Nevada Welcomes First Domestic Solar-Geothermal Energy Facility

Steven Ashley | Wed Dec 28 2011 |

The Stillwater power station in Churchill County, about 80 miles east of Reno, will add a 24-MW array of solar photovoltaic panels (peak capacity) to an existing 27-MW geothermal power plant, making it the first of its kind in the U.S.

The newly combined facility is being built by Enel Green Power North America (EGP-NA), which is a division of Enel Green Power—the world’s largest renewable energy company.

EGP-NA owns and operates more than 70 plants with an installed capacity of around 800 MW in 20 states that are powered by renewable hydropower, wind, geothermal, solar, and biomass energy, and has some 500 MW of green power projects under construction in Nevada, Utah, Minnesota, Kansas, and Oklahoma.

The novel green-power project—which was announced in late August by Nevada Senator Harry Reid, Department of Energy Secretary Steven Chu, and EGP-NA President Francesco Venturini—will produce electricity that will be sold to local Nevada utility NV Energy. 

Joining green energy sources

When the solar array is completed, the 240-acre site will feature 7,000 poles supporting some 81,000 fixed polycrystalline-silicon photovoltaic panels that will convert the sun’s rays into power, said Bill Price, Vice President of Geothermal Construction and Engineering at EGP-NA. Meanwhile, Stillwater’s nearby hydrothermal wells will also continue to generate electricity.

The concept behind this variety of combined facility is to augment the current power source with solar energy during periods of high demand, such as during hot Nevada summers when air conditioning use spikes. Together, the complimentary systems can reliably supply the surrounding region with electricity 24 hours a day, seven days a week, Price said.

This groundbreaking installation would provide the nation with an opportunity to lead the world in this market.

At the introductory press presentation, Venturini reportedly said that he believes this kind of solar-geothermal plant will be popular among American utilities with access to geothermal resources.

“This is an incredible new technology that can be used across the country,” stated Secretary Chu, who added, “All these things are going to be necessary as we move into renewables.” He noted that the groundbreaking installation would provide the nation with an “opportunity to lead the world in this market.”

Binary geothermal plant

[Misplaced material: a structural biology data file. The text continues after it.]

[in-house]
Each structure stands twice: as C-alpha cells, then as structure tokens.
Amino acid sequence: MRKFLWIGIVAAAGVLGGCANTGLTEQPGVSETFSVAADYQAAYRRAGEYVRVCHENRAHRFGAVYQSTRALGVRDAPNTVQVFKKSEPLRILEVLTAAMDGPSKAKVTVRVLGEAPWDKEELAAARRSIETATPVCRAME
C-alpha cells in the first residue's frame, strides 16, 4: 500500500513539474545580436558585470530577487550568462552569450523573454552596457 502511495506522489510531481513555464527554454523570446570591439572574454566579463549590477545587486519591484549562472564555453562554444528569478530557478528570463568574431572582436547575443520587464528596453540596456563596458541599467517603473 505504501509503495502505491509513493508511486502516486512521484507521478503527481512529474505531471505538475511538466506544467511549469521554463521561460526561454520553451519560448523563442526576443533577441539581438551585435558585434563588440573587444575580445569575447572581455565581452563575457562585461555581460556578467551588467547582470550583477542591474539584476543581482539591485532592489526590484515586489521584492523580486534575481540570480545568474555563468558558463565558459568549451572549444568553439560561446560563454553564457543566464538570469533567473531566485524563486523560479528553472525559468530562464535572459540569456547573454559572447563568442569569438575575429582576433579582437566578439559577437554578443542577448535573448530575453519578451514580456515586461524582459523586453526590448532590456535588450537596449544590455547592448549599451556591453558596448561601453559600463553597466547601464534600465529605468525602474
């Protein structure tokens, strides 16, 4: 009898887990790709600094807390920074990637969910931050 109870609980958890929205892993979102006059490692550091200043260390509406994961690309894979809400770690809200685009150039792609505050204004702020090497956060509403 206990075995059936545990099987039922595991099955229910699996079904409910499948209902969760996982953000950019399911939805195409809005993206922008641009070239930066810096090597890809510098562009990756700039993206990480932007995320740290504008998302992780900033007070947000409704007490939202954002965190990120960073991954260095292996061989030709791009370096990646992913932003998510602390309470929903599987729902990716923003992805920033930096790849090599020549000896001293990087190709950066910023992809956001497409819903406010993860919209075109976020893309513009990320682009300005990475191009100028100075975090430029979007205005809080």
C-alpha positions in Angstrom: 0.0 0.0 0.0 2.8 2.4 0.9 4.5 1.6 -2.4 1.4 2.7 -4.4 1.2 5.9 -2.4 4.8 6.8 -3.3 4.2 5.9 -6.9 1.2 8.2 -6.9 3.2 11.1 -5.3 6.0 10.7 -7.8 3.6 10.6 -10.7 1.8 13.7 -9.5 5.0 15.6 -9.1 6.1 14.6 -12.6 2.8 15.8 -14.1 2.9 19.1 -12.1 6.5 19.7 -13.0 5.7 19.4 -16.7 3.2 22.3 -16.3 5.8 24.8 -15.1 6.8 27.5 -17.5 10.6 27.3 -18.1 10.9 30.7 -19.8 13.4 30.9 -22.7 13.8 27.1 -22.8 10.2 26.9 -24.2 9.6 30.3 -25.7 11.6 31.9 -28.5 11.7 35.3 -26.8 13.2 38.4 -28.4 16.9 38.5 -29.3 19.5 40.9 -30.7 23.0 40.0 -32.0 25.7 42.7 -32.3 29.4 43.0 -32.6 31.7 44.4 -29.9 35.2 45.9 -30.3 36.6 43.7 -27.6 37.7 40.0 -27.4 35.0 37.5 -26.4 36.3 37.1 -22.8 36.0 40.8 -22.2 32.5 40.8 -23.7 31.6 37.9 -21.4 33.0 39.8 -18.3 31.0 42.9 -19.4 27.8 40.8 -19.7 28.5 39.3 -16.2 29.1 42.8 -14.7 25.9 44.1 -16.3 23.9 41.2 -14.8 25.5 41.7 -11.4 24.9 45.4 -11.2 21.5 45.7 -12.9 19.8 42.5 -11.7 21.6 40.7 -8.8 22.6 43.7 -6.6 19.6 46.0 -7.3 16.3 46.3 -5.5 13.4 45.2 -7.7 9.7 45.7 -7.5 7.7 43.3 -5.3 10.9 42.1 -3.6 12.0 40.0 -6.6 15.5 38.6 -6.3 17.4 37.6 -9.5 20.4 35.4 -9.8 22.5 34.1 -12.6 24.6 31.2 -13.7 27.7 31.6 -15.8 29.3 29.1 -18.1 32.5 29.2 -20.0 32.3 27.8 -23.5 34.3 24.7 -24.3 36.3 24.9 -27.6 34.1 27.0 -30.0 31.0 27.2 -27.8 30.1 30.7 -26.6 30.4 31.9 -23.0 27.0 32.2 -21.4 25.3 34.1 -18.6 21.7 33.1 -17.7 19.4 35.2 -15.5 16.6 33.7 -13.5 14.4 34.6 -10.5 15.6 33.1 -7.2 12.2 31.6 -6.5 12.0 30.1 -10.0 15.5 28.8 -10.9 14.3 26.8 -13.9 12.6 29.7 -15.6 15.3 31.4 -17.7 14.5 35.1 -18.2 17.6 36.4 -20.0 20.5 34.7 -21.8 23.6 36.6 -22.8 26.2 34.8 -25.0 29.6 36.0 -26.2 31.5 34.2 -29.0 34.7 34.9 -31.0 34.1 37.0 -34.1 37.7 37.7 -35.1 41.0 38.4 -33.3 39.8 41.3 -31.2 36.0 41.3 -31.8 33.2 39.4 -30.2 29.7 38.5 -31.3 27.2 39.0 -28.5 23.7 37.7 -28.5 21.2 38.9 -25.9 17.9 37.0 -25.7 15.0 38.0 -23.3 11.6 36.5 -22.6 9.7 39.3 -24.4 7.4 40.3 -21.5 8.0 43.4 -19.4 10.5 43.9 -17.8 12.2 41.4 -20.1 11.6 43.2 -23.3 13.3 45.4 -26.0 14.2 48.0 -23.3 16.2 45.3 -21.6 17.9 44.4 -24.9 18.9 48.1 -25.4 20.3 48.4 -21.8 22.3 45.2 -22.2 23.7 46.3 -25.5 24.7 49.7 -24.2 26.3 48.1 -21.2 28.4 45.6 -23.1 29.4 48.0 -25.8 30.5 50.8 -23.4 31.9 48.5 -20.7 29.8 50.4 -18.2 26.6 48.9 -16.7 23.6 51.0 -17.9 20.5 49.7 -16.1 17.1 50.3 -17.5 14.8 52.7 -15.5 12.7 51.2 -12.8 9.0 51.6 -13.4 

As it stands now, the Stillwater geothermal facility uses binary geothermal technology—the most common type of geothermal electricity plant being constructed today.

In its binary system, he explained, moderately hot (“medium enthalpy”) water from geothermal wells feeds into a heat exchanger where its heat passes to a secondary working fluid of isobutane, which has a much lower boiling point than water. Because the isobutane working fluid is heated in a closed-loop pipe system, the fluid flash vaporizes into pressurized gas. The high-pressure gas then drives a turbine-generator set, which produces electricity. The isobutane vapor is next condensed back into a fluid state by an air-cooled system.

The company is building Stillwater’s fixed solar array in-house using local expertise and labor.

EGP-NA’s Stillwater and nearby Salt Wells facility are the only geothermal plants in the world that use large-scale electric submersible pumps in the wells to pressurize and thus extract geothermal water. The company is building Stillwater’s fixed solar array in-house using local expertise and labor.

Combined vs. hybrid

The use of both solar and geothermal power-generation systems, Price noted, not only improves the power plant’s electrical production profile, but reduces costs and the facility’s parasitic load by allowing the combined system to make use of the same plant infrastructure—inverters, transformers, reactive power equipment, switchgear—that prepares the DC power feed for the AC electrical grid.

Although the combined PV solar-geothermal plant benefits from the co-location of the two renewable energy sources, it would be too much to describe it as a hybrid system, a term that implies a greater degree of integration.

Such a description would, however, apply to another type of solar-geothermal plant installation: a hybrid concentrating solar power (CSP)-geothermal facility. A true hybrid solar-geothermal power plant would be one in which a geothermal system and a CSP system would both heat the same working fluid that flows into the power-generation turbines. A spokesperson for EGP-NA said that it is in the early stages of developing such a “test plant” in the same location in Nevada.

Illustration by Leslie Wood